Mary Beard’s book Women & Power: A Manifesto skillfully traces women’s lack of voice and power in society from ancient Greece to today. She makes the case powerfully enough that her unsettling questions began rattling around in my sleep — stoking my deep longing to live in a verdant, nurturing world that honors and affirms women, the earth, and dare I say it? Peace.
So, I shouldn’t have been surprised a few days later when my hair was metaphorically “set on fire” by an innocent-enough looking plaque at the Chicago Botanic Garden Orchid Show. The culprit. None other than the ancient Chinese philosopher Confucius. The offense. Comparing “Ian, the Chinese word for orchid to the ideal man, ‘chun-tzu'” and claiming orchids the “king of fragrant plants.” Of course, I thought, orchids would give him cause to celebrate the ideal man.
Mary’s 104-page volume is comprised of two lectures and supporting photographs. While her examples are compelling, I doubt the book would have kept me awake at night had it focused solely on documenting the ways women’s power has been subverted and thwarted. Wisely, she pushes the conversation forward; posing hard and uncommonly asked questions about women and power. Like a compass, her questions all led me at 2 a.m. to a single true north question. “What kind of world do I wish to live in?”
This is not the first time this discomforting question has stalked me. In 2006, I embarked on The Berkana Institute’s first and only learning journey to India. I was well aware then that, despite my privilege, the world I was living in wasn’t to my liking. I had become disillusioned after years of watching an uncanny number of women, including myself, overextend and overcompensate to fit into structures and systems we were having little, if any, influence in shaping, leading or changing. I believed that as a highly educated society we could do better. But how?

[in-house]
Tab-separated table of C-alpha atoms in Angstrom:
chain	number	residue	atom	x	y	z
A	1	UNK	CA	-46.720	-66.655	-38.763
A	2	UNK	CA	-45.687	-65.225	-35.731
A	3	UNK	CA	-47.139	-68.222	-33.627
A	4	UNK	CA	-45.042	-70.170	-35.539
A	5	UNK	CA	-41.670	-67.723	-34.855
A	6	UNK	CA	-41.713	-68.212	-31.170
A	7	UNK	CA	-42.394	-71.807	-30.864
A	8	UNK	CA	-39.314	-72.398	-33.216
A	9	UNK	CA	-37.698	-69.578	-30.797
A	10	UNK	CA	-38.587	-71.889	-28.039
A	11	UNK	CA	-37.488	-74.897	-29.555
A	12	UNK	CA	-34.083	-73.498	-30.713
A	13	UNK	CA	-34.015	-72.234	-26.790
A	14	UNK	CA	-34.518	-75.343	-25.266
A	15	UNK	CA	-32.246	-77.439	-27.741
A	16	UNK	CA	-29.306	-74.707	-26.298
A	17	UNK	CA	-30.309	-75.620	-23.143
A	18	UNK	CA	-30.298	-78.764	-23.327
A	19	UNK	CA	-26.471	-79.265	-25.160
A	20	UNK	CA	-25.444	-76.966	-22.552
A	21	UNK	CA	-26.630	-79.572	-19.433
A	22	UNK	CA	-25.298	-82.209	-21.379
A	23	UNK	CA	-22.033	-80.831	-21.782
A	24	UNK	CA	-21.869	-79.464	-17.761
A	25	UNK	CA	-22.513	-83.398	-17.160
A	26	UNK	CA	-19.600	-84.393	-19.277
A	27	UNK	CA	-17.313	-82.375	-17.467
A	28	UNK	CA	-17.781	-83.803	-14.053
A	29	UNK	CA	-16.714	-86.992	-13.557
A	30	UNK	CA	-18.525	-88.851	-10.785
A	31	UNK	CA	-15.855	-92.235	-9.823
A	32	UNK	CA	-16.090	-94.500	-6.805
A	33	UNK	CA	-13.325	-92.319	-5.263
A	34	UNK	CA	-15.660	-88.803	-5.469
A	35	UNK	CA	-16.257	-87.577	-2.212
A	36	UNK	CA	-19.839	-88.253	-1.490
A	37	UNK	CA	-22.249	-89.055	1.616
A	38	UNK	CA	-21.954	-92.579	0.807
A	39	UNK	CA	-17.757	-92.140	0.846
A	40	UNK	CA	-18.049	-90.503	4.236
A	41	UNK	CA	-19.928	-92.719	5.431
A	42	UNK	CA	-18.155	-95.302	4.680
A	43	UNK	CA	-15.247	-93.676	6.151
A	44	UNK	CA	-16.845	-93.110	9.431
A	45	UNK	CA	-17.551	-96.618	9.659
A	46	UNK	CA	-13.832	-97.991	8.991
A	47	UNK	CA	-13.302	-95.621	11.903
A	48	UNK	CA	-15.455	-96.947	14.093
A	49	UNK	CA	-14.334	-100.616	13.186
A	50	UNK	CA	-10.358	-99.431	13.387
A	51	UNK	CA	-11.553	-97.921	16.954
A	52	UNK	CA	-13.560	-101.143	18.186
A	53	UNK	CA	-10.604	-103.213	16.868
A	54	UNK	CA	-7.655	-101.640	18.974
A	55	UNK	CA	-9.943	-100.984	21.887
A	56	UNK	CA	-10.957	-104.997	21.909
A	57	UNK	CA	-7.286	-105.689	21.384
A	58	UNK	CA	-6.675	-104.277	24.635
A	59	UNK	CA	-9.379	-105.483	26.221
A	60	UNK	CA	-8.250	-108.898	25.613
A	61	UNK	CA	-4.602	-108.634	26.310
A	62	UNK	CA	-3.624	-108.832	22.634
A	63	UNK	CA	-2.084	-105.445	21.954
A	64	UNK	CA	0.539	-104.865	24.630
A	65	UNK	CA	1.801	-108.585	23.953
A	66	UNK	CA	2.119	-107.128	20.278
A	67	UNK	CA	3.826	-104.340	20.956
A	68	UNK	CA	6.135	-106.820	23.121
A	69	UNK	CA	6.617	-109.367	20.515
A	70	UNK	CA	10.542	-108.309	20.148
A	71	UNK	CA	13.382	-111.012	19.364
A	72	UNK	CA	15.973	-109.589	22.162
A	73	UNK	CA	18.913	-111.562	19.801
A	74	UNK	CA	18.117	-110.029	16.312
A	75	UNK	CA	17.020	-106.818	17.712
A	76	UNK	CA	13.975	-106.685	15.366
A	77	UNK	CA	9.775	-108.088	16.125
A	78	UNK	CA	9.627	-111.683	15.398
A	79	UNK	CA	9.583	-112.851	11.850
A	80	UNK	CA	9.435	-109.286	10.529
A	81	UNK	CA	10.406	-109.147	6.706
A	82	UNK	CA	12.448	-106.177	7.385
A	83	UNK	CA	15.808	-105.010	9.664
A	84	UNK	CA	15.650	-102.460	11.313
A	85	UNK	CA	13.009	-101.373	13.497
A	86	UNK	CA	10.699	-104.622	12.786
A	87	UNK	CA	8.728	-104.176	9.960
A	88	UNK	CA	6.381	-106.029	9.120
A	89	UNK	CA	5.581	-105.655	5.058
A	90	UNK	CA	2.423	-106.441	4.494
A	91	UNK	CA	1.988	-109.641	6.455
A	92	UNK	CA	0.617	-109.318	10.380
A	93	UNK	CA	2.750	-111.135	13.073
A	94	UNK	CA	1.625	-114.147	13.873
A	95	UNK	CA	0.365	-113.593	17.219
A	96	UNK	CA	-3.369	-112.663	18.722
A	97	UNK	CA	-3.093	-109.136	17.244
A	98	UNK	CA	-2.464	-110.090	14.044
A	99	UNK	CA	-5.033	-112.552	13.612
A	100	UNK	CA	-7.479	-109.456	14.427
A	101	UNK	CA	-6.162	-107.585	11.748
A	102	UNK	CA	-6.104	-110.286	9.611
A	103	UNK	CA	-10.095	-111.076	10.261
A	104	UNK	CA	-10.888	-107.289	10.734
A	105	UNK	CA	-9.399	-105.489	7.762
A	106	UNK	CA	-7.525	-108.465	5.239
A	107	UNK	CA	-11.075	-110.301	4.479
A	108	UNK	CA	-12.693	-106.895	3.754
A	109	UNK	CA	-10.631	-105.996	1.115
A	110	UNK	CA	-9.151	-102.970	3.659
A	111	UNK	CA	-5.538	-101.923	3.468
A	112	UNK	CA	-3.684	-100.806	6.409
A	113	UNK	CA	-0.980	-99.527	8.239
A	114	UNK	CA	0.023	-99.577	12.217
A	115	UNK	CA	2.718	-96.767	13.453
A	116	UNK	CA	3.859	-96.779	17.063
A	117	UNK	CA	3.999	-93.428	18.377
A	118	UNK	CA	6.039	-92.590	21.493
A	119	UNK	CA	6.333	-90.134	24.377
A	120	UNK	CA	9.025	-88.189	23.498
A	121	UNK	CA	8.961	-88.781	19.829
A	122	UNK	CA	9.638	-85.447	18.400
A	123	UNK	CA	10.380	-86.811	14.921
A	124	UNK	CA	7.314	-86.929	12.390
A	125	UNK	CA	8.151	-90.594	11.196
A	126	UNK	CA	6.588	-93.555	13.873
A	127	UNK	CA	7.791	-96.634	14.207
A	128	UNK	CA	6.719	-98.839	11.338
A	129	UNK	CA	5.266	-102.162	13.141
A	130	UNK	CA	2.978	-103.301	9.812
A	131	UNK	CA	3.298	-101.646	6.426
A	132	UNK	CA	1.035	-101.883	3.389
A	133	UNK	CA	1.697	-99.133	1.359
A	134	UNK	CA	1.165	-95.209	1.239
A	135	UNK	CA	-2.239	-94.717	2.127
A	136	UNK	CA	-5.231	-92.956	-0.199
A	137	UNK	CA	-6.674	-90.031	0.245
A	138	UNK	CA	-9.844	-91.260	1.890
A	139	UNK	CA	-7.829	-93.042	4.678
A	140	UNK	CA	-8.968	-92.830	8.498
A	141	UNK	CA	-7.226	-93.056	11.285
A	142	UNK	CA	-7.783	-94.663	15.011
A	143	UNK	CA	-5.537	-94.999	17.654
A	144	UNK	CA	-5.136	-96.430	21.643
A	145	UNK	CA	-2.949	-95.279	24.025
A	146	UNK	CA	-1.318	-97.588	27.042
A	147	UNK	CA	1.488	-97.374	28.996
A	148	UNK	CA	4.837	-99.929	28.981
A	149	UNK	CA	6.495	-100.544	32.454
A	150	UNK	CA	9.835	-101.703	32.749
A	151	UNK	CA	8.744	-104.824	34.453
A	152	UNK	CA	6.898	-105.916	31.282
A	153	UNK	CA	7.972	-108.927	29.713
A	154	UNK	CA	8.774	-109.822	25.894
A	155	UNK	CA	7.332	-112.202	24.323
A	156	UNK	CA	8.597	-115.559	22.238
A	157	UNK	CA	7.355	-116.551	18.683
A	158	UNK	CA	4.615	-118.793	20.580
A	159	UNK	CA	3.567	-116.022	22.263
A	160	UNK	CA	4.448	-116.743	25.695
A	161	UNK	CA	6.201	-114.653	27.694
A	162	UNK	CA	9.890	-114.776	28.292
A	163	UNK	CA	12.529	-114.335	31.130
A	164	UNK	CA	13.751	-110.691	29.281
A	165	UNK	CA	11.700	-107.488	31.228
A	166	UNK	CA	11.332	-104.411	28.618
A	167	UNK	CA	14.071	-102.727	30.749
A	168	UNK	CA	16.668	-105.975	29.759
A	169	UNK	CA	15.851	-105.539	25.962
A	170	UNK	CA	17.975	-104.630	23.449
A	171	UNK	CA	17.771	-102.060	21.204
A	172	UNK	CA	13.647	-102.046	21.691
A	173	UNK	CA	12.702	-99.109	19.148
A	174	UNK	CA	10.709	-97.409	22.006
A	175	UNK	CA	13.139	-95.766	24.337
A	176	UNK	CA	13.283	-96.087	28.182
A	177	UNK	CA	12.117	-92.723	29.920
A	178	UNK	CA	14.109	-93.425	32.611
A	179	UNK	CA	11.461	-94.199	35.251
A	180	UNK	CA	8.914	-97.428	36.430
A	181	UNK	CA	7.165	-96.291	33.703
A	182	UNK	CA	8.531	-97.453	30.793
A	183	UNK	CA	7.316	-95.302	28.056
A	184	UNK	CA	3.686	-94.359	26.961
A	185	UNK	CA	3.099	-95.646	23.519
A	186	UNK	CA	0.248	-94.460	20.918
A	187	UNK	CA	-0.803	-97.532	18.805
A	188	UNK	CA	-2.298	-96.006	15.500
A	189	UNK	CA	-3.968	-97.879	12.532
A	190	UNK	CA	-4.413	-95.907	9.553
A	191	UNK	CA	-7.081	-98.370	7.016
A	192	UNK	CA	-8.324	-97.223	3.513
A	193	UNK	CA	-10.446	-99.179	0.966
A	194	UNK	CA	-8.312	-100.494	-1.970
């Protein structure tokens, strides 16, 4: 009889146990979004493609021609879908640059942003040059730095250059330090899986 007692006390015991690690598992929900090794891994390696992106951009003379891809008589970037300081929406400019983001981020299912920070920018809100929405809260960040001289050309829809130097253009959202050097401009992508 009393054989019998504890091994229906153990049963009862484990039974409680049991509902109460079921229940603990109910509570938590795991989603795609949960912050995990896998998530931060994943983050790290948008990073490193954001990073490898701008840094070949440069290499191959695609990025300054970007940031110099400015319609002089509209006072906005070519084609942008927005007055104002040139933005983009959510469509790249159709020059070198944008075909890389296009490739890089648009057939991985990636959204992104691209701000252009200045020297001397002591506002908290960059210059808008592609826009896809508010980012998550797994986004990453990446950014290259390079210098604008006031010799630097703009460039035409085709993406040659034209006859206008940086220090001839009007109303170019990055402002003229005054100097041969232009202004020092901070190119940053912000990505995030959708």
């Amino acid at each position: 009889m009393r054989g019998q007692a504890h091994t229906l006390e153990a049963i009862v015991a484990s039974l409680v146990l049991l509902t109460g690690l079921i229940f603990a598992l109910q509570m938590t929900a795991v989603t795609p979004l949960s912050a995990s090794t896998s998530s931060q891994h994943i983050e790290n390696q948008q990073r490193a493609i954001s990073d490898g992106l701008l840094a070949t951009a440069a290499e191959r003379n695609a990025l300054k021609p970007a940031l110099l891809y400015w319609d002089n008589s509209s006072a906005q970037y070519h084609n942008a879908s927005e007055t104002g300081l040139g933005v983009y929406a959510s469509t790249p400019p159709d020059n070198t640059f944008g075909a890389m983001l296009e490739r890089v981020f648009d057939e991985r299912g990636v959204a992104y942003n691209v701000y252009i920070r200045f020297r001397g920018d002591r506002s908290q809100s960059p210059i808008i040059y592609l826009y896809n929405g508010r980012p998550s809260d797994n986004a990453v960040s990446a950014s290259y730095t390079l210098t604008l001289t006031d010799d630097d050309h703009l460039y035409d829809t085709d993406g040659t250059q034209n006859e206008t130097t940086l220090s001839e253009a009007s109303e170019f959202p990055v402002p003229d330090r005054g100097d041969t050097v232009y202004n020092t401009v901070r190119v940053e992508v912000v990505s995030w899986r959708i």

Living the question of “the world I wish to live in” took me to back to India in 2010, 2016, and 2017 and prompted a move to the Pacific Northwest from 2006 to 2014. Happily, my quest took me places that didn’t require training to lower the timber of my voice or “to handbag” anyone, tactics Mary describes Margaret Thatcher employing in her rise and exercise of power. Rather, it afforded me and others plenty of opportunities to redefine leadership, a process Mary sees as vital if women are to thrive.
Today, two of my most frequent destinations remain movements constructed by women in the past 25 years – structures that “are not already coded as male” in Mary’s words and that don’t require male genitalia to be heard or to rise to the top. These are not spaces where men appear at the center of every universe and they require neither monster budgets or posh headquarters to prove their worth. In these revolutionary spaces, women are leading and all people — women, children, men, the poor, the most vulnerable — are respected, affirmed and encouraged to find and offer the gift of her or his leadership.
I would believe such destinations Utopian in a “power over” world had I not spent a great deal of time observing, working and learning with their bold founders. Creating frameworks outside of predominant structures is difficult, messy work. Mistakes are made. However, these innovative organizations acknowledge and value the wisdom gleaned from missteps. Freed from the astonishing weight and bondage of perfection and the eternal energy drain of having to fit in and constantly prove and re-prove their worth, women in these powerful organizations can fly like legendary Phoenixes to new heights — their own.
Reading Mary’s manifesto a second time cleared my head and my sleep. In the Afterword, she finds hope in movements such as Black Lives Matter and #MeToo. Still, like many women, she knows that a 6,000+ year old imbalance of power is no easy tower to topple. Certainly, it will take a critical mass. Reading this small but mighty book felt an awful lot like pouring fuel on a fire. Maybe for now we just need a whole lot more fire.